In 2004, my parents began to fail. My father was already suffering from dementia, and in that summer, my mother was no longer able to care for him by herself. They were in Colorado, where they spent the summers. My sister went out to rescue them, and they came to live in our house. We had a basement suite, which opened out onto a terrace.


It was after they moved in with us, that I wrote "Mnemosyne" in TOLAS. This is the one poem that I never showed my mother. They had been with us for a little over year, when we found my mother one morning in December, barely conscious on the cold tile floor of their living room. She had fallen and broken her hip. We think she had a stroke as well, since she lost the ability to speak intelligibly. She understood what we said and talked to us, but what she said was just garbled nonsense. It was indelibly sad. She had to go to rehab after a week-long hospital stay. She passed away there about a month later, on January 22 of 2016, from an aortic dissection. We had to put my father in a nursing home after my mother fell. At first, he was admitted to the same rehab center where my mother was (it was literally around the corner from us). But after my mother died, we had to move him to an Alzheimer's facility elsewhere in North Andover. He survived there until July 1, 2007.

In 2013, Lore was diagnosed with Parkinson's disease. In 2015 she fell in the Philadelphia airport, at the end of a moving walkway. She suffered a severe cerebral hemorrhage, which she has never fully recovered from. She was on her way, by herself, to meet a friend in Florida for an ocean cruise. I was in Boston, when I got a call from a policewoman at the airport. Lore had been sent to a level 3 trauma center. I drove down to Philadelphia the next morning, but before I went, I brought her things: clothes, makeup and such. That was the genesis of "The Empty Room," in TOLAS.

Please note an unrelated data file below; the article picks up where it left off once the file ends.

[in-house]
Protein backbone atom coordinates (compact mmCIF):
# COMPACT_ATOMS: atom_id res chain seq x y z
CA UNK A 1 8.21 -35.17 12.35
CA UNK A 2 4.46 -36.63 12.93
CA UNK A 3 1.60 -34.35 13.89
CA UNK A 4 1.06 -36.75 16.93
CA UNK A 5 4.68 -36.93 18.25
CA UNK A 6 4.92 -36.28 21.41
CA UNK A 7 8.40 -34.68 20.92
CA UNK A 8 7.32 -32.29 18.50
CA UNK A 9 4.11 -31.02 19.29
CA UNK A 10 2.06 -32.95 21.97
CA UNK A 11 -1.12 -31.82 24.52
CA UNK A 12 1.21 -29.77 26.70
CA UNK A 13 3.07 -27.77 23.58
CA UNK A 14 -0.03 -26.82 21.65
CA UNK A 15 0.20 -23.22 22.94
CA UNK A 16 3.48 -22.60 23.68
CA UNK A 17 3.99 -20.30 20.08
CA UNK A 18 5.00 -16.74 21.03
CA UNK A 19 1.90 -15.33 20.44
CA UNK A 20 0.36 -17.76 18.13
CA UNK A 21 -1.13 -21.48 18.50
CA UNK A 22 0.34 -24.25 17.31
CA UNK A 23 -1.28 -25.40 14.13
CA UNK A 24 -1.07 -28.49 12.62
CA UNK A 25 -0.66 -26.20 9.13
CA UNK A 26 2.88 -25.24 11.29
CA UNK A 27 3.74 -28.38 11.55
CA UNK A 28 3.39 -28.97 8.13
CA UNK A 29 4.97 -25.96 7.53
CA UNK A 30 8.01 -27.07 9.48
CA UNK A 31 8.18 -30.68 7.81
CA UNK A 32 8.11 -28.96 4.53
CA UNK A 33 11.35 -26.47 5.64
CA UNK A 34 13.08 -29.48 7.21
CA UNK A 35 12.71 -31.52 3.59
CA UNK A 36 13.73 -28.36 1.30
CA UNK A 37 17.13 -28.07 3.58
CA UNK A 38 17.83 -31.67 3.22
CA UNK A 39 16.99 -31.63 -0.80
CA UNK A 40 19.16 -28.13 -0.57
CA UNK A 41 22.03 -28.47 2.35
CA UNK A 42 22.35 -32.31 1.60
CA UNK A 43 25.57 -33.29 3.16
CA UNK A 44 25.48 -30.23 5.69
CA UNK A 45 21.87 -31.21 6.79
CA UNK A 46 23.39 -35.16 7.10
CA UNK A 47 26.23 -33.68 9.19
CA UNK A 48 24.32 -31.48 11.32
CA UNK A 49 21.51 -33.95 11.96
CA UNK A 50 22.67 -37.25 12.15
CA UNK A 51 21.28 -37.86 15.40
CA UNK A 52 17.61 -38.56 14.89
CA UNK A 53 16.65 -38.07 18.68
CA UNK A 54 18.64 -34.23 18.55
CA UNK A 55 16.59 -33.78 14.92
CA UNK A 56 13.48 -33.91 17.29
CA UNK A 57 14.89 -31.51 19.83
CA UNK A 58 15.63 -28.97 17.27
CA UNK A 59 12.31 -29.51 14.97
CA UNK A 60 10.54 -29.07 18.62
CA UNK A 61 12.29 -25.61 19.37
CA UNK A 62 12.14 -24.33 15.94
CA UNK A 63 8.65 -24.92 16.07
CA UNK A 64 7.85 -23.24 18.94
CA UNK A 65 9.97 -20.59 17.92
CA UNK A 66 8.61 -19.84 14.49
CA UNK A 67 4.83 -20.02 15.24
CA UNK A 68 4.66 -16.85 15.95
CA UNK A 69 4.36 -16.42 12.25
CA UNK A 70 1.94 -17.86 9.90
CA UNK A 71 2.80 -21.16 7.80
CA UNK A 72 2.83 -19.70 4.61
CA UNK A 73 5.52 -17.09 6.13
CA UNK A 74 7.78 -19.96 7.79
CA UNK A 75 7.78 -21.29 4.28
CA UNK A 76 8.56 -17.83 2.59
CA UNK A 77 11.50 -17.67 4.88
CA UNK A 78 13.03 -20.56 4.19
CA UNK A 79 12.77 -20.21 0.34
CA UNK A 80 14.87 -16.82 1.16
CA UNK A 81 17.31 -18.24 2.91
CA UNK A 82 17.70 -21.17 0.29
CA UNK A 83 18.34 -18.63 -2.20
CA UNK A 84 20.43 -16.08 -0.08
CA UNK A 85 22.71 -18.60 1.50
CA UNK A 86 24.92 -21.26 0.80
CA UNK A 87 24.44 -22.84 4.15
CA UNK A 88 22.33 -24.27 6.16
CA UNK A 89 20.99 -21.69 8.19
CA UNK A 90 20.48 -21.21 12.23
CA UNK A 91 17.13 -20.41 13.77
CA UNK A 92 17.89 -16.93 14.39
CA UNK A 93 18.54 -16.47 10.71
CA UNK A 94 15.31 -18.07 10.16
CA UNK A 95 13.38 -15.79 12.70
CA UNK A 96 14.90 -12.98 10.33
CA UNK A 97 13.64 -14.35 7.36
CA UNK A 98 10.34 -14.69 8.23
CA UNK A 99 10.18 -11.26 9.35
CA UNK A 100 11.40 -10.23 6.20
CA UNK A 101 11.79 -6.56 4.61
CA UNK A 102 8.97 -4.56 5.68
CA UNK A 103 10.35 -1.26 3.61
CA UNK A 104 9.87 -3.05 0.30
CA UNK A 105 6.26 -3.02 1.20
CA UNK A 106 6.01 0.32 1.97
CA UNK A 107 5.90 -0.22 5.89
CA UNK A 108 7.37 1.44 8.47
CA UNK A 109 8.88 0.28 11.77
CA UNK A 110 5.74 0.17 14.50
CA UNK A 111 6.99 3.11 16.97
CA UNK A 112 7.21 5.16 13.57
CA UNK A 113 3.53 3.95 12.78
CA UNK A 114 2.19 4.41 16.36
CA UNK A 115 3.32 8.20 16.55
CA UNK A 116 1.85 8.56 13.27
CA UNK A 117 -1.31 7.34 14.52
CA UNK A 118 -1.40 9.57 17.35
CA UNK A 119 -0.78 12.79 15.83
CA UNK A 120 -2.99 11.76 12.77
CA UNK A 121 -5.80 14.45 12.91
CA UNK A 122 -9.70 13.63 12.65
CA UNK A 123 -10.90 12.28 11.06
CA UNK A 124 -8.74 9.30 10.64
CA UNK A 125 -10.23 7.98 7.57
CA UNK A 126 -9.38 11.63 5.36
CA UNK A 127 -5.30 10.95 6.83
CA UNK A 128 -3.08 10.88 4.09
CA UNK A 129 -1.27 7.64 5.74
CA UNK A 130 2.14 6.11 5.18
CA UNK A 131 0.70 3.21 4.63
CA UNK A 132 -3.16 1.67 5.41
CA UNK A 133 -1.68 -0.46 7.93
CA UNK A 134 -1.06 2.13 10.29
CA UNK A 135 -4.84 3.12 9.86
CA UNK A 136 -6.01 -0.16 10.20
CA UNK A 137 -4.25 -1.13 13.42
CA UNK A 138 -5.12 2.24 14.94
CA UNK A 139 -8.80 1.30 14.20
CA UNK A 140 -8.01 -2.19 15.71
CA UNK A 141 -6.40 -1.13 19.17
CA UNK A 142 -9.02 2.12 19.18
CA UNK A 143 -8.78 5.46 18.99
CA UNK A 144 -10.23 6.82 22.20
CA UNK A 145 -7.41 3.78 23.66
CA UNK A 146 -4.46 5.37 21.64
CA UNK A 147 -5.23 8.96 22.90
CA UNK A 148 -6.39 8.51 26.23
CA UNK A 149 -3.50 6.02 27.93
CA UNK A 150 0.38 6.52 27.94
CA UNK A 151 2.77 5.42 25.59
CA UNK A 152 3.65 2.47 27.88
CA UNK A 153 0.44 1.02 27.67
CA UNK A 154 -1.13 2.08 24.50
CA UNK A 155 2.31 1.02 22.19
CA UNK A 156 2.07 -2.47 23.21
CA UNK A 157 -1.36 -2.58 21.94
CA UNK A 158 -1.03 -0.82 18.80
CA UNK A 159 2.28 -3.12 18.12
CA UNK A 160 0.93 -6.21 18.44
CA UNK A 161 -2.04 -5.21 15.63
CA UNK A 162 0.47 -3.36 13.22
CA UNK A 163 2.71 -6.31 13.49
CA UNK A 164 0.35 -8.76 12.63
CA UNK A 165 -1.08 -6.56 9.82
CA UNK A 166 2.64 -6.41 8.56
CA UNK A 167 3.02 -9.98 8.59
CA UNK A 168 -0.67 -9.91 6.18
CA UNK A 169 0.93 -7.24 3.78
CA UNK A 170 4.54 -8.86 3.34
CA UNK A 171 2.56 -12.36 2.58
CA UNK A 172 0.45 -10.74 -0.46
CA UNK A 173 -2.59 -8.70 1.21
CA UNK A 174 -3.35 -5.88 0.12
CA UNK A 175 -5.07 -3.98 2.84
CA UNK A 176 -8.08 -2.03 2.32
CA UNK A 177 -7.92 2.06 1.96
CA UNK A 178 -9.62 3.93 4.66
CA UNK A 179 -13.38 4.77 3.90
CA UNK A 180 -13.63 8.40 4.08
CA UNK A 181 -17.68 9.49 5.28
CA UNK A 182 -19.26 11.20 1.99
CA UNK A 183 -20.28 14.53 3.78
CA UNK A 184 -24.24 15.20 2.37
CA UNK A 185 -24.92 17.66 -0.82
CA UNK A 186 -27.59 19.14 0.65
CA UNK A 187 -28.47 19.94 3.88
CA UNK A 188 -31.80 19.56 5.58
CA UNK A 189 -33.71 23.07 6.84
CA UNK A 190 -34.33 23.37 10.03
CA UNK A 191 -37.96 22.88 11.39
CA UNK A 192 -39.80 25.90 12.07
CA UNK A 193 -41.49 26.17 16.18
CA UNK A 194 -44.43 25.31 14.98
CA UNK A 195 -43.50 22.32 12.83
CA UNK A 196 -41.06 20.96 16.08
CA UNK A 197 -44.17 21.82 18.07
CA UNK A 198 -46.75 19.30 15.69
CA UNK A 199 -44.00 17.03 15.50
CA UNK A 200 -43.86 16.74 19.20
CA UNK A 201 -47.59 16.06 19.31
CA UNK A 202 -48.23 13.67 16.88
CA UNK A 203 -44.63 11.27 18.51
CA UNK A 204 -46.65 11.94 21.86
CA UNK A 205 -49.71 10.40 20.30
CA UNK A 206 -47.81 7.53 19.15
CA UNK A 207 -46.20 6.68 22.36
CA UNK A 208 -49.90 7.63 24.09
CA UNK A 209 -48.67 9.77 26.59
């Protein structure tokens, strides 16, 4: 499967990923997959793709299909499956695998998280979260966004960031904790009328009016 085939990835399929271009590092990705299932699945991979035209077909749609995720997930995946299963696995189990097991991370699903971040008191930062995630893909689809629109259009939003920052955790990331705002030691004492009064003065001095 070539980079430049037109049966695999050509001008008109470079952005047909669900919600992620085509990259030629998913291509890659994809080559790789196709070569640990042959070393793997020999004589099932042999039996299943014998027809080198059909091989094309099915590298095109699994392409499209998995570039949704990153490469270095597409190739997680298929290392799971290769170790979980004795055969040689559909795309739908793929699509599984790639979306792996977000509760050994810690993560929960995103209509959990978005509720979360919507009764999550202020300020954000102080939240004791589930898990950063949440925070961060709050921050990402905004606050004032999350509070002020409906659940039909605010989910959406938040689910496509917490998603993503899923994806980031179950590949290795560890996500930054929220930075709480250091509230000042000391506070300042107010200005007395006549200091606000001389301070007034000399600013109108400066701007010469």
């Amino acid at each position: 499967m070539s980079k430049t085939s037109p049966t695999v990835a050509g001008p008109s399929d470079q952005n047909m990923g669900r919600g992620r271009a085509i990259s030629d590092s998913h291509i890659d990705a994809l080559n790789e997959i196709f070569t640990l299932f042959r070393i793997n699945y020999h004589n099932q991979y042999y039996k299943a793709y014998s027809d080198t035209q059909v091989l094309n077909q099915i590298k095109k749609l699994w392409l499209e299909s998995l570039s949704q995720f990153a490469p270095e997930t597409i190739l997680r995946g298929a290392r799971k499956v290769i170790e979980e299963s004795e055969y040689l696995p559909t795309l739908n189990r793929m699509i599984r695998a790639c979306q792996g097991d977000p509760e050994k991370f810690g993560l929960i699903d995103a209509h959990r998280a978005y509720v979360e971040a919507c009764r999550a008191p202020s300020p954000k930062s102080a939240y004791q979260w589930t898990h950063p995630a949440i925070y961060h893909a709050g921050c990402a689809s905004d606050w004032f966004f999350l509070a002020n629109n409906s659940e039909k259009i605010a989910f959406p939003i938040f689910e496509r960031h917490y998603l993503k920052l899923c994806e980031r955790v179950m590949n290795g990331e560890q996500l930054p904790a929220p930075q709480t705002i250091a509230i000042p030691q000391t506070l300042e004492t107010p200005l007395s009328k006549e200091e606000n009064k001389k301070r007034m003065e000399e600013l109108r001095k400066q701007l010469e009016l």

I retired in 2016, so that I could be with her full time.

Of the remaining poems in TOLAS, which I have not already touched upon, many are pure creations of my imagination. Here are notes on some of those that have non-obvious connections to my life.

"The Trees of Life" Every morning, when I wake up, I look down out of our bedroom window and see the tree that fell.

"Mauna Kea" Lore and I took a trip to the Hawaiian Islands in 2006. We visited all four main islands, ending at the Big Island. We rented a Hummer and drove up to the top of Mauna Kea, with all of its telescopes, where we saw red volcanic craters and looked down on the clouds. We watched the sunset, and then drove back into the twilight and darkness. I think Lore is still a bit white.

"On Poetry" Like "Lament," this was written down, as is, in one sitting. I was frustrated by my latest of many, many rejections, and wrote this down in a white heat, to remind myself what poetry was really about.

"Cappella Palatina"

In 2009, we were in Sicily for three weeks (and met Saud in Taormina), and visited the Palatine Chapel in Palermo. I was totally amazed and enamored of its intricacy and beauty, but I didn't write about it until many years later.

"In the Tombs"

Our daughter, Annalise, spent her junior abroad in Cairo. Lore and I went to meet her there. We also met Saud there, who was born in Cairo. We did all the usual tourist things, including the Valley of the Kings. Saud asked me to write a poem about our visit. This was it.